In 2002, a man murdered his wife, torched their East Vancouver home and then committed suicide. An inquest found he was in financial trouble because of casino losses.

In fact, the B.C. Coroners Service noted a total of 34 gambling-related suicides between 2003 and 2010. In 2010, there were 10 such cases – more than double the number recorded the year before.

'It breaks my heart that I know when I retrace Yoo's steps, she tried.'—Mark Dawson, husband

Across Canada, at least 200 problem gamblers kill themselves each year, according to estimates from the Canada Safety Council.

But even that number underestimates the scope of the problem because suicides are rarely officially linked to gambling, according to Prof. Robert Williams, a teacher at the University of Lethbridge and an expert in gambling addictions at the Alberta Gambling Research Institute.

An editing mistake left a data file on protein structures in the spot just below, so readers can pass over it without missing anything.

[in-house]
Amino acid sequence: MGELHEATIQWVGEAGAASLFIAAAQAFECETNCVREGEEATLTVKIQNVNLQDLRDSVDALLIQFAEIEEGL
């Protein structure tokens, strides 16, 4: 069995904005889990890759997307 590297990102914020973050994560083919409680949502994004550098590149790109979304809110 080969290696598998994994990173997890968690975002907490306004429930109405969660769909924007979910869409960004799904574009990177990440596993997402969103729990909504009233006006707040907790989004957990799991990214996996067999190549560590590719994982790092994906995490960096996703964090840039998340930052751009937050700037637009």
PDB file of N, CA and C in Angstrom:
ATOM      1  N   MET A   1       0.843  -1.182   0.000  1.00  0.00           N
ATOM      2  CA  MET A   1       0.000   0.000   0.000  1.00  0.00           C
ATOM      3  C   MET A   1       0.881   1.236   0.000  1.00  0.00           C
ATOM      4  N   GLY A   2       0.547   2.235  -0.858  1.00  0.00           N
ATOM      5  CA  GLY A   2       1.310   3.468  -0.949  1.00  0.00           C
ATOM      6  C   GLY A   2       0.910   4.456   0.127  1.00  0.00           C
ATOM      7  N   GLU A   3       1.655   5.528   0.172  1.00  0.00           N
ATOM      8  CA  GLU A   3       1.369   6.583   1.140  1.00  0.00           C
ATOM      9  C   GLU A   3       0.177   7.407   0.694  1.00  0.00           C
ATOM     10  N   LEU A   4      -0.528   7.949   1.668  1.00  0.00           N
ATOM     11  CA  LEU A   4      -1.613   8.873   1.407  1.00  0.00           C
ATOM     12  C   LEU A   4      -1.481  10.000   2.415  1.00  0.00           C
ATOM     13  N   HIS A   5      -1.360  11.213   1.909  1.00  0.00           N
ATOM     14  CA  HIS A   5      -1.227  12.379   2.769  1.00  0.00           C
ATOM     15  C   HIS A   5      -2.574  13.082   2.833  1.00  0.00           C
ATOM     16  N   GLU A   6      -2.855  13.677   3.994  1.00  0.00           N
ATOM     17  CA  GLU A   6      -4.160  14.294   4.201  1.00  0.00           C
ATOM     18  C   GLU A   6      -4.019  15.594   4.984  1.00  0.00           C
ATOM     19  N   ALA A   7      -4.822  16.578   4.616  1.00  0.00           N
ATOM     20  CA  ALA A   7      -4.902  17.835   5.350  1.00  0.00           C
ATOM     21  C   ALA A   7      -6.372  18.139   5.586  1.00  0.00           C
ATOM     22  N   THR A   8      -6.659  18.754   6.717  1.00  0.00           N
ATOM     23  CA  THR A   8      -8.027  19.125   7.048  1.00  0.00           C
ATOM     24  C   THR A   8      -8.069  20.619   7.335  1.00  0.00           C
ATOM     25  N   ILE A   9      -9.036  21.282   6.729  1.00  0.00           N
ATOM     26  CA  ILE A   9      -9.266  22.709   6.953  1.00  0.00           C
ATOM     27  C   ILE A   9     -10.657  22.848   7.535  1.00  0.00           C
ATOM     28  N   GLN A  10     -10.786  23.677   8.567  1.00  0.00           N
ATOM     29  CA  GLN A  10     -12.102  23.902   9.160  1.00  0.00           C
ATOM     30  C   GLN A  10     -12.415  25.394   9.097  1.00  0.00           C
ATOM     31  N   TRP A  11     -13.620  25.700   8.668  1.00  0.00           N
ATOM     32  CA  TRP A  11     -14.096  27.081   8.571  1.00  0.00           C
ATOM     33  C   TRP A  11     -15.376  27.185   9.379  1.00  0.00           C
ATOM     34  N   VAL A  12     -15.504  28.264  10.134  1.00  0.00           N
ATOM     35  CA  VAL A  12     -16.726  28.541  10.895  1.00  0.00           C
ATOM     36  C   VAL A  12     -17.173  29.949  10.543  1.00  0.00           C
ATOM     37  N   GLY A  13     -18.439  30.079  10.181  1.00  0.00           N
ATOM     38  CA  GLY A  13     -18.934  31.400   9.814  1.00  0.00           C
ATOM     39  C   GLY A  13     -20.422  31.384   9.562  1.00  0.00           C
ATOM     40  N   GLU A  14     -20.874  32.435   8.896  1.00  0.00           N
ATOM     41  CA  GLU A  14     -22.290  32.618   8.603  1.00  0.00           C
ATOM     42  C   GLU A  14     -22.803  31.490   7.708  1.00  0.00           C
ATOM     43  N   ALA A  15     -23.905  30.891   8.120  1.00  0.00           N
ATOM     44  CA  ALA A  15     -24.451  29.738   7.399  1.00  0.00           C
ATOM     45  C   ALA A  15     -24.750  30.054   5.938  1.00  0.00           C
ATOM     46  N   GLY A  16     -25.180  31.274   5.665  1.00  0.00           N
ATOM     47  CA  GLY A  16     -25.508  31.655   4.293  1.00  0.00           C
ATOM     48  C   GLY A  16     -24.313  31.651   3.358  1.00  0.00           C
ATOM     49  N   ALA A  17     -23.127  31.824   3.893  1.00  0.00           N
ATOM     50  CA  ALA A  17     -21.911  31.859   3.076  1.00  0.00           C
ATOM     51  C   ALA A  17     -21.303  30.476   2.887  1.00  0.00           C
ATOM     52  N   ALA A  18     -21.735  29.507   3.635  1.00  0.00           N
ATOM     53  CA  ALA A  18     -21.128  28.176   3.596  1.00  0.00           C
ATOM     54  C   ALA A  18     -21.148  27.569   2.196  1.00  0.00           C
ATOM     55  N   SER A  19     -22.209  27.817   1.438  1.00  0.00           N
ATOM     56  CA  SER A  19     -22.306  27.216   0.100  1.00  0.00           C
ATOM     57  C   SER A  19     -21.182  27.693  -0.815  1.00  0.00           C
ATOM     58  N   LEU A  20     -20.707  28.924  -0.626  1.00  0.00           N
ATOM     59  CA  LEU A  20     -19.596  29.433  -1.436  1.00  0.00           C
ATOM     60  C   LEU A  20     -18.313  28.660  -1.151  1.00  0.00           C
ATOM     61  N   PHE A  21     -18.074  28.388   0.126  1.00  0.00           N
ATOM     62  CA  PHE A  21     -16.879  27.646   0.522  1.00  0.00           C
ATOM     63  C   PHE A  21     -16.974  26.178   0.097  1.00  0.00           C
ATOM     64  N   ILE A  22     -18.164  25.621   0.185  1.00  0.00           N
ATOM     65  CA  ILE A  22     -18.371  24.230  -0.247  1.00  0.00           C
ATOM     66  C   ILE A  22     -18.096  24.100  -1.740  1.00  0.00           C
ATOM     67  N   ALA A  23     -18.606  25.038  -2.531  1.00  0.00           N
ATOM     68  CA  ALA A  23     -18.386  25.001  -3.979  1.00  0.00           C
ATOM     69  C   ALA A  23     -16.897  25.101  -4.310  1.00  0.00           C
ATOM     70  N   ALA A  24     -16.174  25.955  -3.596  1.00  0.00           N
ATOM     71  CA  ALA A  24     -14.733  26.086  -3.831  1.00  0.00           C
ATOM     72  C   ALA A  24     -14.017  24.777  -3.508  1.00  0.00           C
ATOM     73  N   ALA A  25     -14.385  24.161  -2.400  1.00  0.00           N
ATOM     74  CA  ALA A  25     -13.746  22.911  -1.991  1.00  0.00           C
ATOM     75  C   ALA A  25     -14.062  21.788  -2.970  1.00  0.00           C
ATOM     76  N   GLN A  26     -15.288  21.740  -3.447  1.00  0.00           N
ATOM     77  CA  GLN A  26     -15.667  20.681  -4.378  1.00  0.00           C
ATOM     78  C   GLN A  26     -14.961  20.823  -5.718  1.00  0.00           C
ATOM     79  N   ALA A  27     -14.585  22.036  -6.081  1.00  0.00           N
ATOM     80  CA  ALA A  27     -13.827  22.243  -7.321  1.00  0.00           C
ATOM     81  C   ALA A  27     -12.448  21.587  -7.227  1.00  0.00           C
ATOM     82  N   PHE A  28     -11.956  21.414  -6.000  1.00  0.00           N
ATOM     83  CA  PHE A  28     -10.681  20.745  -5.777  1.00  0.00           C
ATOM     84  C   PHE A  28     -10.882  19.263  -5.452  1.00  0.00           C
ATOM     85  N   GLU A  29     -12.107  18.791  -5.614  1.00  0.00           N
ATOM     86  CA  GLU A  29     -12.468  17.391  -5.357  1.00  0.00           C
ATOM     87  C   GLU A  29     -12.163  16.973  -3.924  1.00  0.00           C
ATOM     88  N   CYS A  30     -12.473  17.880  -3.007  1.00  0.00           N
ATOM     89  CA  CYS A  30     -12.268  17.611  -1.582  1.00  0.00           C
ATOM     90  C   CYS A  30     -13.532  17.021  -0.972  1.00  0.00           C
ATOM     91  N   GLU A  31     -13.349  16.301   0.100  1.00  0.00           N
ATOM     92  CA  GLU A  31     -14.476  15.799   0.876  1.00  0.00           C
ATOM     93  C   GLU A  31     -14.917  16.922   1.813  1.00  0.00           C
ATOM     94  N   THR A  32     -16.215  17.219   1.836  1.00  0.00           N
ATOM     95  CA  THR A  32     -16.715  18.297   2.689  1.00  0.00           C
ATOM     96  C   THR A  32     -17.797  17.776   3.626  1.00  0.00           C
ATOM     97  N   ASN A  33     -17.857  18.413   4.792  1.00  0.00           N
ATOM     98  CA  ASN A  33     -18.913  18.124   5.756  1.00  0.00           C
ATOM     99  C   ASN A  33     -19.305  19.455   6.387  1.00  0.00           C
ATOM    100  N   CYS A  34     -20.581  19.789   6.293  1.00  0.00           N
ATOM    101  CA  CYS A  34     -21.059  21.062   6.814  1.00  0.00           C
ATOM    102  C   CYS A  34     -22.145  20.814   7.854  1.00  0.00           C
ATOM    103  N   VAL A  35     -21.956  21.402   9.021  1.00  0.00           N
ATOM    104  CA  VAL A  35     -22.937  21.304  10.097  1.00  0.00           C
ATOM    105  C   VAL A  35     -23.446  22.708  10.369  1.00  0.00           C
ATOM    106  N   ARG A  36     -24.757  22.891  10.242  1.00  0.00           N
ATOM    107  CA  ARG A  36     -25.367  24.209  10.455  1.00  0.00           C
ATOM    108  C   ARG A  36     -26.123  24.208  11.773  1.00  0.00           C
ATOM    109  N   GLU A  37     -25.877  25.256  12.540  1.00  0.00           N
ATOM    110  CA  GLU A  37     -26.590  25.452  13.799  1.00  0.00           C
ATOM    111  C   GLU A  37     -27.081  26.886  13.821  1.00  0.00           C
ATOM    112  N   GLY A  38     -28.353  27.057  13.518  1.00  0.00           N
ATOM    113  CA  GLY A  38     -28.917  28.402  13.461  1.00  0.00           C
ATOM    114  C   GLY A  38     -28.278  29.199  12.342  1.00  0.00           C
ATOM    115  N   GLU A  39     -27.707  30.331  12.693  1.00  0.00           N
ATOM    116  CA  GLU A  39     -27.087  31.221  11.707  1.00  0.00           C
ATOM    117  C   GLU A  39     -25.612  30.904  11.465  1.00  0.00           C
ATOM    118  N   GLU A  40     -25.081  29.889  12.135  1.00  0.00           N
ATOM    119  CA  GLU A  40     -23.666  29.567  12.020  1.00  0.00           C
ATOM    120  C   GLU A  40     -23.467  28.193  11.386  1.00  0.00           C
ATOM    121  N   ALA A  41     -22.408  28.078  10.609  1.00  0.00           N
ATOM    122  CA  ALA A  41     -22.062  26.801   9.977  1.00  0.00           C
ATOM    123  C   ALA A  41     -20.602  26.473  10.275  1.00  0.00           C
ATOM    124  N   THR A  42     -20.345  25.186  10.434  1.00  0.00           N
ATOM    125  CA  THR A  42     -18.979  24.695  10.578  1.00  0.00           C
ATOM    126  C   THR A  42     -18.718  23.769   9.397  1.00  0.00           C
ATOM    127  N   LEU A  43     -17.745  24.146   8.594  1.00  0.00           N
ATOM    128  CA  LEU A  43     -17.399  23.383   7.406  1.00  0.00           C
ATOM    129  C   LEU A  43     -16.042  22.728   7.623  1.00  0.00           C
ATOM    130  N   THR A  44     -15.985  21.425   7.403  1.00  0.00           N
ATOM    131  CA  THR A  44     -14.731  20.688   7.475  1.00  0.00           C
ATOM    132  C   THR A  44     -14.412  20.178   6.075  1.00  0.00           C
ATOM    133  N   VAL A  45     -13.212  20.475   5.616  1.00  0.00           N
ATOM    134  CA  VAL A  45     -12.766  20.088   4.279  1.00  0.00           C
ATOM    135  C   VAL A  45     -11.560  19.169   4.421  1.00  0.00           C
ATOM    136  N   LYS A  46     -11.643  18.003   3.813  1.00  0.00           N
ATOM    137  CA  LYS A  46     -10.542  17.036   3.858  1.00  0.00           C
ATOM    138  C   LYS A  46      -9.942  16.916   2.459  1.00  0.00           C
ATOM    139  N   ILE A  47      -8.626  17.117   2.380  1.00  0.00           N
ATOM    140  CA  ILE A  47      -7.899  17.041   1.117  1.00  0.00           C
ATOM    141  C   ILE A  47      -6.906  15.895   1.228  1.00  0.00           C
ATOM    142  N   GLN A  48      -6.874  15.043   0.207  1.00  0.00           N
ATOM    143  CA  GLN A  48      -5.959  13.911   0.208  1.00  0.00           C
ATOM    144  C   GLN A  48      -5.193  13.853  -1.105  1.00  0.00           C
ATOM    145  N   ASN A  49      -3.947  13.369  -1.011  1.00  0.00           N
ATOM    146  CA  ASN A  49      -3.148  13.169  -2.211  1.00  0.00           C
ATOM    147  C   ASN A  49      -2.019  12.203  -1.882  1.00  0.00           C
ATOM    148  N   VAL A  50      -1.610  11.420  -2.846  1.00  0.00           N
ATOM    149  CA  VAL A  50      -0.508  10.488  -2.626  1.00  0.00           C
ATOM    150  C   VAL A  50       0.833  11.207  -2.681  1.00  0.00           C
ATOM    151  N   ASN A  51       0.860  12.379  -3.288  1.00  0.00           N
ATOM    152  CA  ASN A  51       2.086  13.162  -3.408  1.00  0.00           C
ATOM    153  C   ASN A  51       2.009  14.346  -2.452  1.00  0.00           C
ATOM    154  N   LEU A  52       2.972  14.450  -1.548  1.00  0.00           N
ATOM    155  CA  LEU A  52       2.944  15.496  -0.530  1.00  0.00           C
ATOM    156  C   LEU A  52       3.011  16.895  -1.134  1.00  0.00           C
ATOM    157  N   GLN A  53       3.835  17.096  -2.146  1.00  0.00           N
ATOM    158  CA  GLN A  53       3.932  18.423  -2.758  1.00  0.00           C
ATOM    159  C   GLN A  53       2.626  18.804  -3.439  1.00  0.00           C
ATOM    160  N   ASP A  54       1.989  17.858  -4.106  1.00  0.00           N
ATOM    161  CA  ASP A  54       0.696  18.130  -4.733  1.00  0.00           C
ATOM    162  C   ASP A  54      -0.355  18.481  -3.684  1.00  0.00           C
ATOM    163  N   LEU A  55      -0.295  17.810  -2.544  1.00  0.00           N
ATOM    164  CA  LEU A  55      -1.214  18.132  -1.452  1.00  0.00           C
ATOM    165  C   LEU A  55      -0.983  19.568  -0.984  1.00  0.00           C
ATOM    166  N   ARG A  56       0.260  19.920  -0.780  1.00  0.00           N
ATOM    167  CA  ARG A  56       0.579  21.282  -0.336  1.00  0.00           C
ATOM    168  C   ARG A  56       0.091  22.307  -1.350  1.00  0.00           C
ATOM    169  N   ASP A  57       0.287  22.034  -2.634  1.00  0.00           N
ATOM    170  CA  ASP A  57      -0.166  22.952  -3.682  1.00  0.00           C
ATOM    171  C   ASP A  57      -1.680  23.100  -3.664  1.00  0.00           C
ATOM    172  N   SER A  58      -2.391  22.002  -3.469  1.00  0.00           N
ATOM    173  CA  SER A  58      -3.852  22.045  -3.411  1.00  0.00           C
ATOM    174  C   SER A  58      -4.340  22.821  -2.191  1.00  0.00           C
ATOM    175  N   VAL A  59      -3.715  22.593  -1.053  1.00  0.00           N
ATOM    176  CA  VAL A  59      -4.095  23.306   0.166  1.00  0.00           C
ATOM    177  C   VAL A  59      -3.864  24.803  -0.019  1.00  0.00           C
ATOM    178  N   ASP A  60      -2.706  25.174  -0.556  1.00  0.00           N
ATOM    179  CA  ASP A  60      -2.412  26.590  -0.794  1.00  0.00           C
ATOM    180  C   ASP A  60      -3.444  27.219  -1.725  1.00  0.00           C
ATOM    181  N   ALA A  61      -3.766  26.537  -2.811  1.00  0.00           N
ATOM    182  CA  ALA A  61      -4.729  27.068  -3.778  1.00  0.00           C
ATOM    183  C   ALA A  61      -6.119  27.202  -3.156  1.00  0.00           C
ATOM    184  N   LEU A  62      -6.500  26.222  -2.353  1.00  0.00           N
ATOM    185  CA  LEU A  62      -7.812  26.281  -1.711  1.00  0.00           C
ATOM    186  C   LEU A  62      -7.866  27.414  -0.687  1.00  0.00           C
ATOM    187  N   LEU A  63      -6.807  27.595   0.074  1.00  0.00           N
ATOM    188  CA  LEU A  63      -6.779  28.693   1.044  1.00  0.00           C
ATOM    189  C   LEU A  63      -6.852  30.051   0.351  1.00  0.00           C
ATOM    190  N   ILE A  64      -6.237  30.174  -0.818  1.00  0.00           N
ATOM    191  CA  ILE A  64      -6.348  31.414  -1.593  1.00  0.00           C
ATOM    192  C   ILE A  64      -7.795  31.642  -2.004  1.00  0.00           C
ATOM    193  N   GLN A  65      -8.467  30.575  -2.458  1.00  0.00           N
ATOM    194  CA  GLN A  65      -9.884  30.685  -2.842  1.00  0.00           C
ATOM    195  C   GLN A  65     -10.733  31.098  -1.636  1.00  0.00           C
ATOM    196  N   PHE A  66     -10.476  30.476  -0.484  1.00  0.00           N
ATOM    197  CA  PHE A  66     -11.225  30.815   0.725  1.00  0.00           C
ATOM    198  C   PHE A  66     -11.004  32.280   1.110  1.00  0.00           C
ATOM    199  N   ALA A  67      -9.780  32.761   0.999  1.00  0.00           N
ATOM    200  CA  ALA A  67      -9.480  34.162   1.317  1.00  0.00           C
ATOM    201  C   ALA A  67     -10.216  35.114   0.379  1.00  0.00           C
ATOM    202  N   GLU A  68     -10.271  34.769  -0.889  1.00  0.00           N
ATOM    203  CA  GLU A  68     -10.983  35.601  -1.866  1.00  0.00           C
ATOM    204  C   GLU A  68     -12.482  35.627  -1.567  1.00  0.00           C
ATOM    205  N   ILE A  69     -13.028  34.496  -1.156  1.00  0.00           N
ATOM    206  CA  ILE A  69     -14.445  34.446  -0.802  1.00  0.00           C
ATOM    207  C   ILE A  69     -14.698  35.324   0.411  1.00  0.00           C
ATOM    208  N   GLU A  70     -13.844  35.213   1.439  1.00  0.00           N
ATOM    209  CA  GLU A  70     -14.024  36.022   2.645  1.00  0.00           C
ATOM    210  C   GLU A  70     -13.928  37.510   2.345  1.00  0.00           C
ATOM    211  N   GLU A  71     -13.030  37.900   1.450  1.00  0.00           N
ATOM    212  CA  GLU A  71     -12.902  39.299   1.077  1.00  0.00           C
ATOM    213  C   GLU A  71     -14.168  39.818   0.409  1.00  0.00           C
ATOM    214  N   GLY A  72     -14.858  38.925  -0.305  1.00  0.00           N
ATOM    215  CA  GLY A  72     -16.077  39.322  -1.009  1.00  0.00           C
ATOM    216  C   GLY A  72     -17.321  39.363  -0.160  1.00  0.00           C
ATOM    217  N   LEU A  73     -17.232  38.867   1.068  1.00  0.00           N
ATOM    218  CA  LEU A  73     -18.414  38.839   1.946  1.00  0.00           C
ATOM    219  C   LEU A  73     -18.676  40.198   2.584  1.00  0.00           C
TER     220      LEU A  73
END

His study estimated 10 per cent of all suicides in Alberta have some kind of gambling component.

For every gambling-related suicide, there are four other problem gamblers who try to kill themselves but fail, he says.

"I think most people are shocked, because again, it's not most people's experience," Williams told CBC News.

Voluntary program did not work

The voluntary self-exclusion programs at the Edgewater Casino and others across B.C. include the use of facial recognition technology to help staff spot problem gamblers.

Gambling revenues

From problem gamblers for all kinds of gambling: 23 to 37 per cent.

From problem gamblers in casinos: 50 per cent.

Source: Alberta Gaming Research Institute

Yoo Choi was caught inside the facility and escorted out a couple of times, according to her husband. But the program was not effective enough because there was no penalty for her lapses and Dawson was never alerted, he says.

"It breaks my heart that I know when I retrace Yoo's steps, she tried," says Dawson.

When Yoo’s self-exclusion expired in November, she didn't bother to renew it and nobody else knew, he says.

"No one knew. And so that was of no help. If I had been notified, things could have been a lot different," said Dawson.